E-Alert Case Updates
Plaintiffs Lack Standing to Challenge Howard County’s Land Use Actions
Paul F. Kendall, et al. v. Howard County
In this recently issued Opinion from Maryland’s Court of Special Appeals, the Court upheld the trial court’s dismissal of Plaintiffs’ action on the basis that they lacked standing to challenge certain actions of the Howard County Council.
In 1994, by charter initiative, citizens of Howard County placed on the ballot and won voter approval of a County charter amendment. The amendment required that any change to Howard County’s General Plan, Zoning Regulations, or Zoning Maps, be accomplished by legislative act requiring an original bill and passage by legislative procedure. Under the legislative procedure, these actions are subject to executive veto and may be petitioned to referendum by the County residents.
The Plaintiffs, a group of Howard County residents including Paul Kendall, argued that over the course of many years, the County Council circumvented the legislative procedure in order to avoid the people’s right of referendum. They argued that the Council made “legislative” decisions in the areas of land use by resolution instead of bills and/or delegating the action to administrative agencies instead of taking legislative action.
These Plaintiffs first filed a Federal Court action in the U.S. District Court for the District of Maryland alleging violations on federal constitutional grounds; however, the County’s Motion to Dismiss the matter from Federal Court was granted, and Plaintiffs were directed to bring their claims in State court.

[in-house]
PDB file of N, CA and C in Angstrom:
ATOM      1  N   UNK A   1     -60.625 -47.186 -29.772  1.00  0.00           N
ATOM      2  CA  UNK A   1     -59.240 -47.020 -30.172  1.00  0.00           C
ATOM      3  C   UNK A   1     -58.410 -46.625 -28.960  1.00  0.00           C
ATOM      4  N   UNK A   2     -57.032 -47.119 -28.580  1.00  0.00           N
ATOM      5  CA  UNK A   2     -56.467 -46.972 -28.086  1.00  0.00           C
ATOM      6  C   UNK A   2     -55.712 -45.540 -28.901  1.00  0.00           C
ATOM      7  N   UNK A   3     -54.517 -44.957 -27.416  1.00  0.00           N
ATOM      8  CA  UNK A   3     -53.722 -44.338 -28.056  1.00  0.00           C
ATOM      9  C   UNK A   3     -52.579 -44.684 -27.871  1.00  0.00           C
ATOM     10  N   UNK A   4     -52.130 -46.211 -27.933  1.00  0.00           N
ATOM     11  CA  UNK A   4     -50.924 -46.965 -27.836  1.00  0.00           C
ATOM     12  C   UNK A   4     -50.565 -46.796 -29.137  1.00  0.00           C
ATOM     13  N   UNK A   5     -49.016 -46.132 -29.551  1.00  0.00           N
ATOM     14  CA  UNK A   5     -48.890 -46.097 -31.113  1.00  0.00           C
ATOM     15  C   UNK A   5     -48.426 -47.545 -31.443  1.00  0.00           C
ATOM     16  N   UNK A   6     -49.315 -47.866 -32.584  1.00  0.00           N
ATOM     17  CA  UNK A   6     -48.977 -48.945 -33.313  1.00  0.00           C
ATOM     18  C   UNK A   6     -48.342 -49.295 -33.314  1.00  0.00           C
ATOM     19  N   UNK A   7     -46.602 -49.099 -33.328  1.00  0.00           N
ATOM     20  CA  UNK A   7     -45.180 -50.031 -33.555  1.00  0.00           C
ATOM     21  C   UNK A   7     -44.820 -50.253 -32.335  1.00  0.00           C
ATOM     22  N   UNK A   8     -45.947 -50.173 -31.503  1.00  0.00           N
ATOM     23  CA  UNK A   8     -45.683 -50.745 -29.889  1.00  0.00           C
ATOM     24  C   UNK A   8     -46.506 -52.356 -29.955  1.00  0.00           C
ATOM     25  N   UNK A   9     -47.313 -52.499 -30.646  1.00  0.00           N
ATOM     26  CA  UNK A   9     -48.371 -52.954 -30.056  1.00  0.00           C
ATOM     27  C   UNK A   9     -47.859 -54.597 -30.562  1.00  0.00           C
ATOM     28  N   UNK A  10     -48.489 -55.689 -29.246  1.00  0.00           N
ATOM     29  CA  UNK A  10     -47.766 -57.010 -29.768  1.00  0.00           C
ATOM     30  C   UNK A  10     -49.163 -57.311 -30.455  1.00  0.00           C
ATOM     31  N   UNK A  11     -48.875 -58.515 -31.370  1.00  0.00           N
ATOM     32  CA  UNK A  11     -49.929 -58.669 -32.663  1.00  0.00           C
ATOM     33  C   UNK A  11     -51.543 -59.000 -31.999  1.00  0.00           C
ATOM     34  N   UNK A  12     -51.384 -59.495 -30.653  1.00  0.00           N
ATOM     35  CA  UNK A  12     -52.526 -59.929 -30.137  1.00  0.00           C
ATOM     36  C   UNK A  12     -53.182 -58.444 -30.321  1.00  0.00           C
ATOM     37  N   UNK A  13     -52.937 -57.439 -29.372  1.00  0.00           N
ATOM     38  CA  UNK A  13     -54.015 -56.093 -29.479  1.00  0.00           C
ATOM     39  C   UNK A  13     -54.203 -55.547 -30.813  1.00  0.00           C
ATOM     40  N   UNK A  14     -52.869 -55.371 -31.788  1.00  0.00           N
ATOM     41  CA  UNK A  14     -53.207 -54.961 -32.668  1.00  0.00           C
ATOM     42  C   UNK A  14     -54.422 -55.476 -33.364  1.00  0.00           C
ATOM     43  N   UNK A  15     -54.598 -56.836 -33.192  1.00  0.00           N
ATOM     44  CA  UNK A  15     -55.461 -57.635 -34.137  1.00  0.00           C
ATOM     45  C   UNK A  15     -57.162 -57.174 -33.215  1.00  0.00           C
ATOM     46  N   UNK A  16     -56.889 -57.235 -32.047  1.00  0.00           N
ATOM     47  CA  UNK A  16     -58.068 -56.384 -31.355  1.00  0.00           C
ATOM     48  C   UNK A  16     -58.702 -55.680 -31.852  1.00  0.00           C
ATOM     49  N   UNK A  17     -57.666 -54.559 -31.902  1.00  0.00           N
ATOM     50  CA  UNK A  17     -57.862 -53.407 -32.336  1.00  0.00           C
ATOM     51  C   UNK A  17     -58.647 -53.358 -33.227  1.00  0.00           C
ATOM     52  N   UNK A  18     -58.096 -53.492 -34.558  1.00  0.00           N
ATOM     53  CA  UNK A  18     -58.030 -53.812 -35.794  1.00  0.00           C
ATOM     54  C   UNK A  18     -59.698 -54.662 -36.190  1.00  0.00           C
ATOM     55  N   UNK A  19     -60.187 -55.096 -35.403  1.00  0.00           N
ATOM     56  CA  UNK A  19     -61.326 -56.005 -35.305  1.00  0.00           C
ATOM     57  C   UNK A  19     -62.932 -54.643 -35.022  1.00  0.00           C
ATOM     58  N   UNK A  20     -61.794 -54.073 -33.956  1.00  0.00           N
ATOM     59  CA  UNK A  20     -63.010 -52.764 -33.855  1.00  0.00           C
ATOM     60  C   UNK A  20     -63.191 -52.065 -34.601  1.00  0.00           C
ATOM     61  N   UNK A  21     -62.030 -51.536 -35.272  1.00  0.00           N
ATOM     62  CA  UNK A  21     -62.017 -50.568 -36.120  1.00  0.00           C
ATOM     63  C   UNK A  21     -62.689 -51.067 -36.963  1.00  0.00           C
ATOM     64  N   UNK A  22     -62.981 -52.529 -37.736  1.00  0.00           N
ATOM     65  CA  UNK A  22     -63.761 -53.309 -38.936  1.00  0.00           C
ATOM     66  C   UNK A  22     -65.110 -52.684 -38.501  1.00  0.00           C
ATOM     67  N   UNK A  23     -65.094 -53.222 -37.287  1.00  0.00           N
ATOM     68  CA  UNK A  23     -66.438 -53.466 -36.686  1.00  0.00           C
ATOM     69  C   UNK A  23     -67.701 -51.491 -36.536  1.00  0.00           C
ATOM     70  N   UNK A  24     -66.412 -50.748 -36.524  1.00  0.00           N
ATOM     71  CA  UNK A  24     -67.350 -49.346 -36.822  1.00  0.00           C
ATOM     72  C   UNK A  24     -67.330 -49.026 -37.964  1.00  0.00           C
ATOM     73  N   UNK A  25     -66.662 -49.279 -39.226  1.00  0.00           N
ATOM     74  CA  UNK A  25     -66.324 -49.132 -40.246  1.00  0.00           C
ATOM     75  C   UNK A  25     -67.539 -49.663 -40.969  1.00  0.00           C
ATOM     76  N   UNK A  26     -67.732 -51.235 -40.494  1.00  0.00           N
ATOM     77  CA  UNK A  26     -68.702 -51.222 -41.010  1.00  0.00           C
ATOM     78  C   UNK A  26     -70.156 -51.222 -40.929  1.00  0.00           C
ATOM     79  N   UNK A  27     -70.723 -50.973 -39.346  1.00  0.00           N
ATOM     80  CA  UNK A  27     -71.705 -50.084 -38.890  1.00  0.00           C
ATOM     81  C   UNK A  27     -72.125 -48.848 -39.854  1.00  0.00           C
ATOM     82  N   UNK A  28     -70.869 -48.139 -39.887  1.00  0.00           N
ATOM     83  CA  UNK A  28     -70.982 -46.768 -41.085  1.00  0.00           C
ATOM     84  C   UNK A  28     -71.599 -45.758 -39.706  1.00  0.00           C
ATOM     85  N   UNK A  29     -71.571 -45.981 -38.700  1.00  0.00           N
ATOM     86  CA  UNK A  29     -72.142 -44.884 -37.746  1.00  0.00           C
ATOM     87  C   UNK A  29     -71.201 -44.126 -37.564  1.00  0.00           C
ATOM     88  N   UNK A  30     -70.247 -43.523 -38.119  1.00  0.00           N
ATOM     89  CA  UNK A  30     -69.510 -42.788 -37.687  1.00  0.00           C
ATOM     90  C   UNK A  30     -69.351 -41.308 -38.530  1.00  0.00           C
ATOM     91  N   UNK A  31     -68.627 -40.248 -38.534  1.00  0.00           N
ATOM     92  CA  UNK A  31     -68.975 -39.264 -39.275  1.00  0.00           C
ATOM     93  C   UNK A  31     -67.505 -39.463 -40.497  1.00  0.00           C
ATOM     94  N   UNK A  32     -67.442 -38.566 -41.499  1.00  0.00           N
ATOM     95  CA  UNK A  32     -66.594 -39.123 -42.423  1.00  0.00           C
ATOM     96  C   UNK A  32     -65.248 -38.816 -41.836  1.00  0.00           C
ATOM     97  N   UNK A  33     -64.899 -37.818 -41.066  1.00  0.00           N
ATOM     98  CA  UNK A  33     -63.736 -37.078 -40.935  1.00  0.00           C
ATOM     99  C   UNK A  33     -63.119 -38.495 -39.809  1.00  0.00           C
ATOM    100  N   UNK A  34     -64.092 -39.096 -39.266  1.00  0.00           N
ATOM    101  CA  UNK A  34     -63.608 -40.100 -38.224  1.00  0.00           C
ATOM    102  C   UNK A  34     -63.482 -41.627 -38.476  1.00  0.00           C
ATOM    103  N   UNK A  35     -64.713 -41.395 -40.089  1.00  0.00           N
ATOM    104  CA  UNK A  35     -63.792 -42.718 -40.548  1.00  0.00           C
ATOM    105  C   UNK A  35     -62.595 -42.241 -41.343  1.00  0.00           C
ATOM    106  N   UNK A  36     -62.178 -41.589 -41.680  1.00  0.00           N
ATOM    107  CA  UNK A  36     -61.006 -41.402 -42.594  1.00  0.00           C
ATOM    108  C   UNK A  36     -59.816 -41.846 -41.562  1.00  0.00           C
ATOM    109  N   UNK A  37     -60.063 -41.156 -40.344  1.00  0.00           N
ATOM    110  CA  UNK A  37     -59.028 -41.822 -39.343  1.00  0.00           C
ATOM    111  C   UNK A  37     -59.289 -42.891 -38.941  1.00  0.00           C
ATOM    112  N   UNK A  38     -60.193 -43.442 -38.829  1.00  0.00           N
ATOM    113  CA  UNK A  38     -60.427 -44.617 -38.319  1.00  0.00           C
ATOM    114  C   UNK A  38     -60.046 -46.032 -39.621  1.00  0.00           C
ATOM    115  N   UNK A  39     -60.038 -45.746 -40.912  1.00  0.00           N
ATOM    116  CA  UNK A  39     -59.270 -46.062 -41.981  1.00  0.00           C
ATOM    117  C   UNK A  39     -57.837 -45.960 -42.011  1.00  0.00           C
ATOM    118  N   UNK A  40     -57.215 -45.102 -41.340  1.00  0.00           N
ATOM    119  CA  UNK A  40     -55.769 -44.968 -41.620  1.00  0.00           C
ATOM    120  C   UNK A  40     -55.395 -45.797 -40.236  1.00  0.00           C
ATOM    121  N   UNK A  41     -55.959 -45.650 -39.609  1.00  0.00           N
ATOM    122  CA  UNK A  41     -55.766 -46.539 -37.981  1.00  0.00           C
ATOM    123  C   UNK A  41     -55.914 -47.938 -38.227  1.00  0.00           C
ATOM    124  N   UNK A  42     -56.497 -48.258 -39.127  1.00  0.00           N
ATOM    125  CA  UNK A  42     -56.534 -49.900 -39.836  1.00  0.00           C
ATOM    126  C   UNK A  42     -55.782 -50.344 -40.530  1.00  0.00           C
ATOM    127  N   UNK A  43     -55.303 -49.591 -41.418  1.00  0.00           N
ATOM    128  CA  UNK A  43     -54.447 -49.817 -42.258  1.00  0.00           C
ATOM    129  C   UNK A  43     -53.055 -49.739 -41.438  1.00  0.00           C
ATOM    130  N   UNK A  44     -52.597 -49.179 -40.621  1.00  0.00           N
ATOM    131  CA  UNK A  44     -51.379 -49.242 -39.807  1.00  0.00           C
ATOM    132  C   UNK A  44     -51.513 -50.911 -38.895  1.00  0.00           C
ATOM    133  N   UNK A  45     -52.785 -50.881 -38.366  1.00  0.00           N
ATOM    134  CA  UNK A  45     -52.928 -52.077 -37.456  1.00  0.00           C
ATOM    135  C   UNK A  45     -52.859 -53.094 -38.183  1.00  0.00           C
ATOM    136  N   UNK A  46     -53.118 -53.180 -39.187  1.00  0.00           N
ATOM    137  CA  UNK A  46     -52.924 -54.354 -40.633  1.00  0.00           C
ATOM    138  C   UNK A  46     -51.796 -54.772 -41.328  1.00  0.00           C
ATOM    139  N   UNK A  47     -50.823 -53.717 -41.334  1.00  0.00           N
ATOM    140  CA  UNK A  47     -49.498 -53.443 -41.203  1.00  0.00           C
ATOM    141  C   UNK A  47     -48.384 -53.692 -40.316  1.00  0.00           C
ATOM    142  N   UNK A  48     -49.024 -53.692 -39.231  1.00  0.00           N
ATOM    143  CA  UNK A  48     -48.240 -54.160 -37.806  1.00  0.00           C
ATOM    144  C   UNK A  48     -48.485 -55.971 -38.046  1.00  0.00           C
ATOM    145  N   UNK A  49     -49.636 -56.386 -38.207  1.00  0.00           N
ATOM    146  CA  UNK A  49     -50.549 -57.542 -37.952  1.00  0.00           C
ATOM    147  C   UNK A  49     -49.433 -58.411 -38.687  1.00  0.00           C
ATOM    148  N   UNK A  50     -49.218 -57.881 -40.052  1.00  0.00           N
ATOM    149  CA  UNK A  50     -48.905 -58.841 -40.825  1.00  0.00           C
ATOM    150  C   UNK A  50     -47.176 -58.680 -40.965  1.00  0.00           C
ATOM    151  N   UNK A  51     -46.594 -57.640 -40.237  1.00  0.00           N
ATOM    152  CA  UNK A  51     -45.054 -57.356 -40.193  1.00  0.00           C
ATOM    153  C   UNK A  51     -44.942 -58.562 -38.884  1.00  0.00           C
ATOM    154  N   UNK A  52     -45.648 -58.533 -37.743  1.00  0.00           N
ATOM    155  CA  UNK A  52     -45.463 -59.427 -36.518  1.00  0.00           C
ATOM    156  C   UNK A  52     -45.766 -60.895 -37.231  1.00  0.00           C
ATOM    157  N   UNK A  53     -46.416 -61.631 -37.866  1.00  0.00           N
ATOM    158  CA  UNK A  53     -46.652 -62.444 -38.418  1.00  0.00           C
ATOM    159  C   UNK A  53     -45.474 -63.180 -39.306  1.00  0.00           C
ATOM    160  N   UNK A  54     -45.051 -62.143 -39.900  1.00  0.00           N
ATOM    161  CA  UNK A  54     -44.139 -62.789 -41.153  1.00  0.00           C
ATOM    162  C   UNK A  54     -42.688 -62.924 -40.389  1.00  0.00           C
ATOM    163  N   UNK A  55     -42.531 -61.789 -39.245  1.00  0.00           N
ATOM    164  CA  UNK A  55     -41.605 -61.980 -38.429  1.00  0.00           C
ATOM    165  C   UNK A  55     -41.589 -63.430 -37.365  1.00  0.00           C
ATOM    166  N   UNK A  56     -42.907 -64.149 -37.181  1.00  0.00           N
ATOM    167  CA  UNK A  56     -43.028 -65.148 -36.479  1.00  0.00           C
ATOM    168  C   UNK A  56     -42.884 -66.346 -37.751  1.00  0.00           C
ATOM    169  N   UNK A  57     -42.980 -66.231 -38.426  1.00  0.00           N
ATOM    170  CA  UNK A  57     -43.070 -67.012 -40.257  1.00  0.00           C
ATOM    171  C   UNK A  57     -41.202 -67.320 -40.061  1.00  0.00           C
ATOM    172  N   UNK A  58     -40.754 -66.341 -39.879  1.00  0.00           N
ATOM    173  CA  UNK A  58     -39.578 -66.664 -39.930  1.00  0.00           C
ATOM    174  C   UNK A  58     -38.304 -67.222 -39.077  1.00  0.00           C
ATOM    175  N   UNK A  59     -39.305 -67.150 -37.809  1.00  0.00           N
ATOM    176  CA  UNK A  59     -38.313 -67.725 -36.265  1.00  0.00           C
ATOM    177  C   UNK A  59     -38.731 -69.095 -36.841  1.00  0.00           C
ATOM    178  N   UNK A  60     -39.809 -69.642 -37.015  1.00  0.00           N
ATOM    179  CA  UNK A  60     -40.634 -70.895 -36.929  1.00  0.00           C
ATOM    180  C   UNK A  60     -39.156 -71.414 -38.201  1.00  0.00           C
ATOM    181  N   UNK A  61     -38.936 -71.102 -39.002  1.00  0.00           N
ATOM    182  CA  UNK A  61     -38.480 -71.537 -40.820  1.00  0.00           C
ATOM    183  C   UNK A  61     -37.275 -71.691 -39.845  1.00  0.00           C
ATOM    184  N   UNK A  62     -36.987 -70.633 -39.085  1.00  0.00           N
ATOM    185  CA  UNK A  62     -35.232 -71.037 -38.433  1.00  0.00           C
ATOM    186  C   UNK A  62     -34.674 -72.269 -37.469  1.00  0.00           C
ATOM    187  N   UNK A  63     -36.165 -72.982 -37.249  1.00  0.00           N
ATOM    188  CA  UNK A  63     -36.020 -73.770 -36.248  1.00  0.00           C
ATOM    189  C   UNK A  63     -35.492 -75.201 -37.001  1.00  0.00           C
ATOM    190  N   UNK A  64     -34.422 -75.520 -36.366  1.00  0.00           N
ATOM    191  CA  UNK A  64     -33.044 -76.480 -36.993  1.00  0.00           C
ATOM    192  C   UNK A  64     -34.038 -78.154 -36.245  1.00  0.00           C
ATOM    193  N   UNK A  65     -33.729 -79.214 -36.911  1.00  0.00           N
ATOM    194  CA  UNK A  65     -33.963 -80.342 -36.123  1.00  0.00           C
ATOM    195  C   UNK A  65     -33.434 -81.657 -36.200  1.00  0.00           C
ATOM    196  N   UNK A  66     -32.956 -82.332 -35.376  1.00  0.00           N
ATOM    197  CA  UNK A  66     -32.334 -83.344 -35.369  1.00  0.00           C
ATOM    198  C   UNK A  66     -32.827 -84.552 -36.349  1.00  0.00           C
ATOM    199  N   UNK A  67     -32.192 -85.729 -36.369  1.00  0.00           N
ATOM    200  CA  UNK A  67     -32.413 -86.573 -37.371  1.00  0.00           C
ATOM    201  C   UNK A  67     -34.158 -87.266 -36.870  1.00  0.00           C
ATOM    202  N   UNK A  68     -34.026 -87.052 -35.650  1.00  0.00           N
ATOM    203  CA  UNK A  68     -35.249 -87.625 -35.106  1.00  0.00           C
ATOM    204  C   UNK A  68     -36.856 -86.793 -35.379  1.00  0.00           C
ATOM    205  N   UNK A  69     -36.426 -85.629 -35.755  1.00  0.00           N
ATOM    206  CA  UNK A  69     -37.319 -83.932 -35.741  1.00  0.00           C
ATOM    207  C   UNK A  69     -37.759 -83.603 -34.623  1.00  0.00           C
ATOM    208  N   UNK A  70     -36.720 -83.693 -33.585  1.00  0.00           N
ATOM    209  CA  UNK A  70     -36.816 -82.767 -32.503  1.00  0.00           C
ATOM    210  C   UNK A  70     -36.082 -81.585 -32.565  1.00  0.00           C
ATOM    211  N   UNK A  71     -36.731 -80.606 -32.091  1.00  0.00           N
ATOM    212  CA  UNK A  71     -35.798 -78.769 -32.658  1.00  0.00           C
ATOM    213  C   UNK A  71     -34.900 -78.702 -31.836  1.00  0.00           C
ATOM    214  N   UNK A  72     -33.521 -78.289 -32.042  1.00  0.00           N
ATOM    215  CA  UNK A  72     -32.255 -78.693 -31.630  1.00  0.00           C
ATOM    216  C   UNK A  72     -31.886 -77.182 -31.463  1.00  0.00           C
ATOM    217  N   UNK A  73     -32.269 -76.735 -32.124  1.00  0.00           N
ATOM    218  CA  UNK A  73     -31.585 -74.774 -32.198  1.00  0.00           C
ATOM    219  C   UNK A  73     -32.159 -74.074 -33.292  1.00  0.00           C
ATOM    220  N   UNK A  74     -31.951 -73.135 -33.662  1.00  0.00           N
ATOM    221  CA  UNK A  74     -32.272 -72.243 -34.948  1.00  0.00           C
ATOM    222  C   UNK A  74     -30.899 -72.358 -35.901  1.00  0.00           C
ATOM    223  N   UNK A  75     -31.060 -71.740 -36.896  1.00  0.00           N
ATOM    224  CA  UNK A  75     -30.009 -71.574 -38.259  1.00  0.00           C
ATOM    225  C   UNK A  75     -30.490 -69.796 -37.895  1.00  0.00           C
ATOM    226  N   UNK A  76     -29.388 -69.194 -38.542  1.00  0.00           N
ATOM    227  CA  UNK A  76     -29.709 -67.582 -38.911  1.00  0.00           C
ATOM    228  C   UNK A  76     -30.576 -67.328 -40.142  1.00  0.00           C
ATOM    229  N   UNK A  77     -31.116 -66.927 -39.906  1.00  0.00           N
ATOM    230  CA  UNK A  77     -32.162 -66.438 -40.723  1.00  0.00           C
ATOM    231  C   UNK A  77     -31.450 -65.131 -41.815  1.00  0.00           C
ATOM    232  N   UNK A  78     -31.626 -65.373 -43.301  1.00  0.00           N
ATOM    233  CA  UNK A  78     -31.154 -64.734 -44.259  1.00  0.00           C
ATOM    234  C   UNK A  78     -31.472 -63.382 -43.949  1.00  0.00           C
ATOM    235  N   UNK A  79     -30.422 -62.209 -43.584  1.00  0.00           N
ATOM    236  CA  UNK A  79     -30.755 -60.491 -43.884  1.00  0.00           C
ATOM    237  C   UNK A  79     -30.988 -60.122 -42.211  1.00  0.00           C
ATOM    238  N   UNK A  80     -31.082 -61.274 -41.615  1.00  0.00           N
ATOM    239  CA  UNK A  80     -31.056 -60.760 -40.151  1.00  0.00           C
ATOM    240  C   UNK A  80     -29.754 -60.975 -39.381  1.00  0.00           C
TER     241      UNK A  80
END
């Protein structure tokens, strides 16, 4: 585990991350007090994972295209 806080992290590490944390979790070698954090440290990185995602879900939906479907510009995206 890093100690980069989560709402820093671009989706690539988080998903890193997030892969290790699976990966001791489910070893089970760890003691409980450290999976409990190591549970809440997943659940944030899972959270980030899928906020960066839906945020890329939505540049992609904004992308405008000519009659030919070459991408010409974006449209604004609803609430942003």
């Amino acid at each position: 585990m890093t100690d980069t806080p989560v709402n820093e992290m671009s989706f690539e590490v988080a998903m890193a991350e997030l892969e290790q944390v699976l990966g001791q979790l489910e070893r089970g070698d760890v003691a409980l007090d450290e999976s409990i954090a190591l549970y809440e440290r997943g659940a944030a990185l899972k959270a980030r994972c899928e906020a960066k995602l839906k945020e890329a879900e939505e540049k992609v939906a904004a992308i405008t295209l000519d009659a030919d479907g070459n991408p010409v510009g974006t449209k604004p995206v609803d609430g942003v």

Thereafter, the Plaintiffs filed a declaratory judgment action in Howard County Circuit Court seeking a declaration that all of the land use actions referenced in their Complaint should be declared null and void. The County moved to dismiss the action, and the trial court granted the Motion to Dismiss on three bases: (1) failure to exhaust administrative remedies; (2) failure to join necessary parties; and (3) lack of standing.
The Appellate Court first addressed the issues of failure to exhaust administrative remedies and failure to join necessary parties. The County argued that many people and companies would be affected if land use and zoning decisions made over many years were now declared void. The Court agreed that there would be a great number of persons not party to the lawsuit who would be affected by an adverse outcome. The Court held, however, that dismissal was not the appropriate remedy. “Ordinarily dismissal is undesirable and that a preferable procedure is to permit an amendment joining the necessary parties.” Kendall at *7 (quoting Bender v. Secretary, Maryland Department of Personnel, 290 Md. 345, 350 (1981)).
Likewise, the Court found that the “failure to exhaust” argument was not a basis for dismissal. The Court noted that while some of the land use actions taken might raise administrative exhaustion concerns, it is unlikely—and not shown by the County—that all of them would. As such, this was not a basis for dismissal of the action.
The Court of Special Appeals then reached the issue of standing, and affirmed the trial court’s dismissal of the case on this basis. The Appellants argued that they had standing to challenge the County Council’s actions as voters contending that they were deprived a right to a referendum. The Court disagreed stating, “Kendall’s challenge is several steps removed from an electoral/voting rights setting.” Kendall at *10.
The Court noted that the referendum process was never initiated in regard to any of the challenged land use actions, and the same would have required a petition with between 1500 and 5000 signatures. Without more, there was no basis to indicate a referendum would have been obtained, and the Court held there was no concrete injury fundamental to voting rights. As such, the Plaintiffs lacked standing as voters/taxpayers to bring the suit.
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